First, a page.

As my background is both as a hack (journalist) and a flack (PR), I belong not only to the Chartered Institute of Public Relations but also The Media Society. Both keep me in touch with how the ways of disseminating information in our society – that is, how we pick up news – continues to change.
At The Media Society’s Summer Party (Groucho Club, of course, with lots of wine and not enough nibbles), we had a talk by Steve Richards, the chief political commentator for The Independent. You may remember that he has presented BBC Radio 4’s Week in Westminster and GMTV’s The Sunday Programme – and written for other publications including The Evening Standard. He is therefore both hugely informed and entertaining – his impersonation of Lord Mandelson was killingly funny. Steve made various predictions about the forthcoming election, not least that the Lib Dems are unlikely to support either of the two main parties should there be a hung Parliament. This has been mooted since but that was the first time I had heard it.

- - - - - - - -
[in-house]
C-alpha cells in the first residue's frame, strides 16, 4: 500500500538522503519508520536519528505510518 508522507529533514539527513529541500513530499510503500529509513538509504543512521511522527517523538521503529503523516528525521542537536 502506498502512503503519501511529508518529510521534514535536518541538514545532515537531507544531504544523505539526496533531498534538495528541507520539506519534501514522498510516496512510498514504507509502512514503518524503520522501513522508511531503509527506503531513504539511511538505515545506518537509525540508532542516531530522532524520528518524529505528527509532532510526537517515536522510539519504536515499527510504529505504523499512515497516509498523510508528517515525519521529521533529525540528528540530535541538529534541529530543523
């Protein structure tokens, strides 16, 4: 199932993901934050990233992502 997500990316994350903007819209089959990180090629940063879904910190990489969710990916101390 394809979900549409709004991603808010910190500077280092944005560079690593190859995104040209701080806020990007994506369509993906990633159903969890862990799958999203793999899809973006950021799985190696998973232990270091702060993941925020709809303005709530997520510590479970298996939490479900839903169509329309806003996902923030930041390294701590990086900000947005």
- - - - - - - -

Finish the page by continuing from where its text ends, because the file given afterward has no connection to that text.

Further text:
From a PR point of view, the most interesting insight was that this will be the last General Election where the tabloid newspapers have real influence. We all know that newspapers across the board are struggling for advertising and are reeling from the impact of online news services. Even so, it’s a shock to hear it. It’s been a traditional part of British electioneering for a century or two.
Do I feel concerned? Not really. You see, whatever the methods we use to deliver news, opinions and insights, at the end of the day, it is the content that is important. It is the thoroughness and accuracy of research, the authenticity of the reporting, the balance of views and the authority of the spokespeople that make any news source of value – or not. The form of delivery be it in printed form or online or, for that matter, flown in by Harry Potter’s owl, is not irrelevant but matters less than the quality.
And I’m all for quality!